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Cajun Re-Invented Loses its fat...

...but not its Spice


Creamy Chicken Gravy, Lightened-Up

Creamy Chicken Gravy, Lightened-Up

Terri Pischoff Wuerthner

"A low-fat chicken gravy that tastes as good as the real thing? Give me a break!" I exclaimed in response to the request of my Louisiana-born father and his friends from the deep South.

"Why is that so tough?" they countered. "After all, you've always said foods don't need fat to taste good."

With the choice between discrediting myself as the Recipe Re-inventor" (the title of a newspaper column I wrote for years), and accepting a difficult challenge, I hesitantly chose the challenge.

Thus inspired, I decided to "re-invent" both chicken gravy and bread pudding to be lower in fat and calories--with the stipulation that unless they turned out as good as the "real thing," I wasn't going to pass the recipes on to anyone. 

The basis of many Cajun dishes is roux, made by slowly heating flour and oil together until the flour is golden brown and the mixture developes a rich flavor.

Since oil doesn't improve in taste with long, slow heating, its the change in the flour that gives roux the characteristic richness it imparts to Southern dishes.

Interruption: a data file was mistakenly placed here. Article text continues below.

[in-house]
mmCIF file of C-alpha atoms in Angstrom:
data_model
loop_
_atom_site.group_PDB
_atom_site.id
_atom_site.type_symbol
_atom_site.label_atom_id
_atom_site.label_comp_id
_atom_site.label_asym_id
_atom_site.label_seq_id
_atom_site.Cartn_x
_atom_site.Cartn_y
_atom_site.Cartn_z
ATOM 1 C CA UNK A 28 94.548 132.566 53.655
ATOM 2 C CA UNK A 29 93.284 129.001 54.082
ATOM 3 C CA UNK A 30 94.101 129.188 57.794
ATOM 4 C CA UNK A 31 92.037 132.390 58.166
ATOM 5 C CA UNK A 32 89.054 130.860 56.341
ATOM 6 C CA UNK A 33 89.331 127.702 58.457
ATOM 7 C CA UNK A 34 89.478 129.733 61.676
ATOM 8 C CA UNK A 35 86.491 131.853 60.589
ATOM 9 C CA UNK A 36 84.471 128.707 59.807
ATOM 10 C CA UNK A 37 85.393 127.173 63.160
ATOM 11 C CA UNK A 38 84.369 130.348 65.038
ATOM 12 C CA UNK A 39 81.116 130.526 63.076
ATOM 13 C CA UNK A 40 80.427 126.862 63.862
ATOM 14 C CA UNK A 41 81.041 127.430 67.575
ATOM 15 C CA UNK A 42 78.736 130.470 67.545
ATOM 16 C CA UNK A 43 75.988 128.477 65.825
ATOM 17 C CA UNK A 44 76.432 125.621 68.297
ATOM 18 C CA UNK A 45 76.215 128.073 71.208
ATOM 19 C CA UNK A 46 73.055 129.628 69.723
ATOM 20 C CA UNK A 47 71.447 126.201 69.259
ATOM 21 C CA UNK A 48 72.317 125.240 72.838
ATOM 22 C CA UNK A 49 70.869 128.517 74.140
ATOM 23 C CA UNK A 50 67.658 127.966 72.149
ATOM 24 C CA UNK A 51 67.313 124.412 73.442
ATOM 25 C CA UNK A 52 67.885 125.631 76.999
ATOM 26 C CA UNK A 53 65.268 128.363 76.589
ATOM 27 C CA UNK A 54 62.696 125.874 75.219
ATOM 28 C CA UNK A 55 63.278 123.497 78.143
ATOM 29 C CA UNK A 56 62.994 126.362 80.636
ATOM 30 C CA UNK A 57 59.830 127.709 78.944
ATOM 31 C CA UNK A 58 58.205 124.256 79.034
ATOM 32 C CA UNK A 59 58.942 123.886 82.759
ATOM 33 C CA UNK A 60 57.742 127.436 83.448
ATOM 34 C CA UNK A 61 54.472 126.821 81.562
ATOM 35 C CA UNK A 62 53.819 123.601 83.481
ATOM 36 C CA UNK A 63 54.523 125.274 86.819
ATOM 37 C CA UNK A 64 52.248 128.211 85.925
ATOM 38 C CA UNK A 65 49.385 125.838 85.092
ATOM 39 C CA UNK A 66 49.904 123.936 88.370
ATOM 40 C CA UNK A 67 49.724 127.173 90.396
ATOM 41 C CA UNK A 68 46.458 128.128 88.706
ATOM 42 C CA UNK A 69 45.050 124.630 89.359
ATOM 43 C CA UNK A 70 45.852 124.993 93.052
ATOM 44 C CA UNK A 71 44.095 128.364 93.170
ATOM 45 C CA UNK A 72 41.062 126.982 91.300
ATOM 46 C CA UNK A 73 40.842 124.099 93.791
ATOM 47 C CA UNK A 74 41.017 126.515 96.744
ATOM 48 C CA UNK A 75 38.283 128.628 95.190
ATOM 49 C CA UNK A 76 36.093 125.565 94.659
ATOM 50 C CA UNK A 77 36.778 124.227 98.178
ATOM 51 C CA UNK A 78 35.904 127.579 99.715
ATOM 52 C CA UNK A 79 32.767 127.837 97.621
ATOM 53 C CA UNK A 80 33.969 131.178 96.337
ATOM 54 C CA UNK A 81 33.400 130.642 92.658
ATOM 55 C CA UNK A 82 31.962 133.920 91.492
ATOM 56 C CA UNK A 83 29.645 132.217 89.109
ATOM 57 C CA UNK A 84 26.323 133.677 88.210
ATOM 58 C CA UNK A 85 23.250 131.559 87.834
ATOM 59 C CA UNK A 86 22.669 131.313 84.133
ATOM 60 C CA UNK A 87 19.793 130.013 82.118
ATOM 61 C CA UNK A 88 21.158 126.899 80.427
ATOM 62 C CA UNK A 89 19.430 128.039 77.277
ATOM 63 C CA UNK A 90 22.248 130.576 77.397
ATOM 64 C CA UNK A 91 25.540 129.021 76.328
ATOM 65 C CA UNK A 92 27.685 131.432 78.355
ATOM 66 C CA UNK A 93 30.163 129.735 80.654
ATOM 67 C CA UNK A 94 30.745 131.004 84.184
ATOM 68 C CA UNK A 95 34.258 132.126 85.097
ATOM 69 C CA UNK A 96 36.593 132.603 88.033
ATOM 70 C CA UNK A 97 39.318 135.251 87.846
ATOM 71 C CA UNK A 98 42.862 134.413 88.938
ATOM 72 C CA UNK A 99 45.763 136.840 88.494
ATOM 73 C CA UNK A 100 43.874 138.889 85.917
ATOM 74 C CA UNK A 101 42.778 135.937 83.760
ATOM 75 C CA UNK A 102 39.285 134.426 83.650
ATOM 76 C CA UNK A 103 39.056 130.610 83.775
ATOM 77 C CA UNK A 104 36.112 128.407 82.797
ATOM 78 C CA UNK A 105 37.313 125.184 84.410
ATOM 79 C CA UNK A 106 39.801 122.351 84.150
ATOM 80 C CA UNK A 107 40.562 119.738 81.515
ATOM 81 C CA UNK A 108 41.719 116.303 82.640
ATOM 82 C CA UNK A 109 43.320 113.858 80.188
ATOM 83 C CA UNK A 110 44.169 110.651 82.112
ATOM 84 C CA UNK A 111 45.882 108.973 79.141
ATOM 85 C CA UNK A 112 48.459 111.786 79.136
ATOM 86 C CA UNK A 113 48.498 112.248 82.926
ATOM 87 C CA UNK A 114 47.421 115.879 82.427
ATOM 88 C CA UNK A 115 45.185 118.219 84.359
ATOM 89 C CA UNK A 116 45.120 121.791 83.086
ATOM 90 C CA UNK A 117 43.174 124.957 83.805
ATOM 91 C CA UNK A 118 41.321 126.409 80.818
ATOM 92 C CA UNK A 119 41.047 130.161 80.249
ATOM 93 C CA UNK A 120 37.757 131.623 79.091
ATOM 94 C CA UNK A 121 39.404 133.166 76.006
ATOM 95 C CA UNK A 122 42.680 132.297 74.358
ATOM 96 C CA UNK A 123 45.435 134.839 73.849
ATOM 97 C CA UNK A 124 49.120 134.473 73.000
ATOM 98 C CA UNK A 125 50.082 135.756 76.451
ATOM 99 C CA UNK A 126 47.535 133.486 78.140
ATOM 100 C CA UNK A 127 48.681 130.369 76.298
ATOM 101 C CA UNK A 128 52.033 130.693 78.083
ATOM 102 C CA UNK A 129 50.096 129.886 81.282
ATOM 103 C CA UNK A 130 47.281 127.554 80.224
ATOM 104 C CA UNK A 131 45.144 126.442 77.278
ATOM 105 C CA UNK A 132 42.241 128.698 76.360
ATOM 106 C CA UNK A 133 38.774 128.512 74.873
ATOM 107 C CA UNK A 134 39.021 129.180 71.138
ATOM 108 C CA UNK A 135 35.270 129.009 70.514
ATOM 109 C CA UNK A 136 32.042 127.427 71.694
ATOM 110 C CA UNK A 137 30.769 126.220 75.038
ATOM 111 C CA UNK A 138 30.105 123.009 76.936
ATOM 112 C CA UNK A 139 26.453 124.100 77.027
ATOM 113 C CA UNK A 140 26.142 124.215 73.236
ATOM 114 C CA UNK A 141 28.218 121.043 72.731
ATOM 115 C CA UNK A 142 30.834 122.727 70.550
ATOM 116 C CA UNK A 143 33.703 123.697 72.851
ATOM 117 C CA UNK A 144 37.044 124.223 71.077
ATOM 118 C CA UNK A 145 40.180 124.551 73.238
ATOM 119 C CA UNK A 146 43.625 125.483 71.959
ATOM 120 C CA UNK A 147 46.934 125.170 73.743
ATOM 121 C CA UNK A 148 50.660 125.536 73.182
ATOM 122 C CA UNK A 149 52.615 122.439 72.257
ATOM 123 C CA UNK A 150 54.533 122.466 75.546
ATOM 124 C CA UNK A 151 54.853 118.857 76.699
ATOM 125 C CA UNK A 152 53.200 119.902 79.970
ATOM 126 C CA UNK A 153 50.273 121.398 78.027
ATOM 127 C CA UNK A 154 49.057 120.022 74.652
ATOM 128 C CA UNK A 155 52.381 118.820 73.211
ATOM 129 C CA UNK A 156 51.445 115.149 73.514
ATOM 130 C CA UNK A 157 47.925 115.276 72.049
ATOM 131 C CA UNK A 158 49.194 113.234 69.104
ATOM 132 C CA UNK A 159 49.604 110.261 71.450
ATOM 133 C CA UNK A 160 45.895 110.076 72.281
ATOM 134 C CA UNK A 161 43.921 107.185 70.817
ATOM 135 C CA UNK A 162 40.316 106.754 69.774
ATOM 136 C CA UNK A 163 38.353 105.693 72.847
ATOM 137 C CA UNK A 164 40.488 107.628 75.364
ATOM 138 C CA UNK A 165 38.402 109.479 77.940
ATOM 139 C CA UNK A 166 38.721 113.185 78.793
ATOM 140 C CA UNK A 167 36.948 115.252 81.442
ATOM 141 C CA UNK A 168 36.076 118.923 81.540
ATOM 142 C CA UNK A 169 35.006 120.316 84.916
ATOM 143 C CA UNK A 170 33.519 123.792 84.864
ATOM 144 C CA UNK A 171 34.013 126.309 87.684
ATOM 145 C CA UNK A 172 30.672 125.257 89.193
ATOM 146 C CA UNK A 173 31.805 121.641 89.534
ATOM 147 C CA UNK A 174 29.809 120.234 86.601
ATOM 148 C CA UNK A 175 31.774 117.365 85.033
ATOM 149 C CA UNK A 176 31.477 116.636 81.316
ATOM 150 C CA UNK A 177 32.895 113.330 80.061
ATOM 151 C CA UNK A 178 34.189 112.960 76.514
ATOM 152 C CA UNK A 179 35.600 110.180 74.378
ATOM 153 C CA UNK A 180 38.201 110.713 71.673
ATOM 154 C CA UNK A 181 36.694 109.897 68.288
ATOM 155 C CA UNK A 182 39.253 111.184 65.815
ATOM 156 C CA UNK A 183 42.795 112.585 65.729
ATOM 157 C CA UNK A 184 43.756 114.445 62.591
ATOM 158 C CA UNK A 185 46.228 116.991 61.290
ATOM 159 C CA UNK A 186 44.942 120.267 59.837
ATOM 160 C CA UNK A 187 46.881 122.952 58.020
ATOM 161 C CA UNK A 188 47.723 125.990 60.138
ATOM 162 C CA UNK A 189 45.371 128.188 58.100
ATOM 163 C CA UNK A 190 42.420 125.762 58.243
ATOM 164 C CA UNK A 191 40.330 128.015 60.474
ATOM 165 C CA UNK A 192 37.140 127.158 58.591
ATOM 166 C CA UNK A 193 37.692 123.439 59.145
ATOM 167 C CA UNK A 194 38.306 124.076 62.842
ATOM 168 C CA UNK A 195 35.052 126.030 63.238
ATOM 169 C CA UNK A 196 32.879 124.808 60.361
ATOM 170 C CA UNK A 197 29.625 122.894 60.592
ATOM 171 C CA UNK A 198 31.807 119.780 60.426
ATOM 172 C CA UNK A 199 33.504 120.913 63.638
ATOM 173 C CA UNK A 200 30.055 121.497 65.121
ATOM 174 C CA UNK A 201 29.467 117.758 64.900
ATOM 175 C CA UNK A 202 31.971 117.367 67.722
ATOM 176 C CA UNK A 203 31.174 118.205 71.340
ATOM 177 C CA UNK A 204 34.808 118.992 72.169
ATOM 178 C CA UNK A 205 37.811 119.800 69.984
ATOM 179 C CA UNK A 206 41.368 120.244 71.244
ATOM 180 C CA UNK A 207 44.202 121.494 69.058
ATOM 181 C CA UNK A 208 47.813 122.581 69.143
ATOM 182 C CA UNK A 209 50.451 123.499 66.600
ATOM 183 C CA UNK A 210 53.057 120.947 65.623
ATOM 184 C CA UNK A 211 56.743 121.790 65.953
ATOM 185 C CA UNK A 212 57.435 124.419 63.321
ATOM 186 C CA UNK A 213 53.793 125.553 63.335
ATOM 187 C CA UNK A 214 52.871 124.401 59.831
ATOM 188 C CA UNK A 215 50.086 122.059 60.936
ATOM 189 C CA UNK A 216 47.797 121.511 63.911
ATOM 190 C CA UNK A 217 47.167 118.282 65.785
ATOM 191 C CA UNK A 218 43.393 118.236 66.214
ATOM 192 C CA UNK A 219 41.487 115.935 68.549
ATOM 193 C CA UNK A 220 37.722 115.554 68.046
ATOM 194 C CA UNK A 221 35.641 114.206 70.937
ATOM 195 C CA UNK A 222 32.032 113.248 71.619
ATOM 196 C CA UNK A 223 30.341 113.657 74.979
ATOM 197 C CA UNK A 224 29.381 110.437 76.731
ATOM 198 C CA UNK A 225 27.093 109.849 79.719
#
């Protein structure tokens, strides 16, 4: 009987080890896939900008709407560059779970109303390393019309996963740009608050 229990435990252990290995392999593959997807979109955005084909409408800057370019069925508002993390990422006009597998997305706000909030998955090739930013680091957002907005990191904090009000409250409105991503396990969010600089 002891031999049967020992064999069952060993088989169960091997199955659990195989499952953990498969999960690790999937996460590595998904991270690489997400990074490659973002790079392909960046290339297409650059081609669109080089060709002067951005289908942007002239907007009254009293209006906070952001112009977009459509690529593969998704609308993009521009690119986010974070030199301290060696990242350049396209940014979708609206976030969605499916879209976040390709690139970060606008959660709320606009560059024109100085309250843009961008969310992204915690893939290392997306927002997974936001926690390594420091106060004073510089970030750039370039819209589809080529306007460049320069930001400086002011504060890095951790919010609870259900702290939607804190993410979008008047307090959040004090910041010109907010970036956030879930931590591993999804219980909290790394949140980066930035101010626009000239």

By slowly heating flour to a rich, golden color, then adding a mixture of simmering broth, low-fat milk, minced onion and pepper, I whisked together an absolutely wonderful chicken gravy.

A generous 1/4 cup contains just 40.5 calories with only 16 percent calories from fat, a real savings from the standard gravy at 125 calories per 1/4 cup with 82 percent calories from fat.

For the bread pudding, I used canned evaporated lowfat milk (common in Cajun cookery) and only one egg and one egg white to hold it together rather that 3-4 eggs. Only 1 tablespoon of butter dots the top--still giving a golden, buttery look and taste.

I even top it with cream! Using 1/4 cup whipping cream, which doubles when whipped, each serving gets 1 generous tablespoon of whipped cream. 

As a result of this re-invented menu, there is now a small group of Southerners who thinks low-fat gravy tastes best, and "light" Cajun cooking is just as good as the real thing.

Creamy Chicken Gravy, Lightened-Up

Lightened-Up Bread Pudding with Lemon Cream

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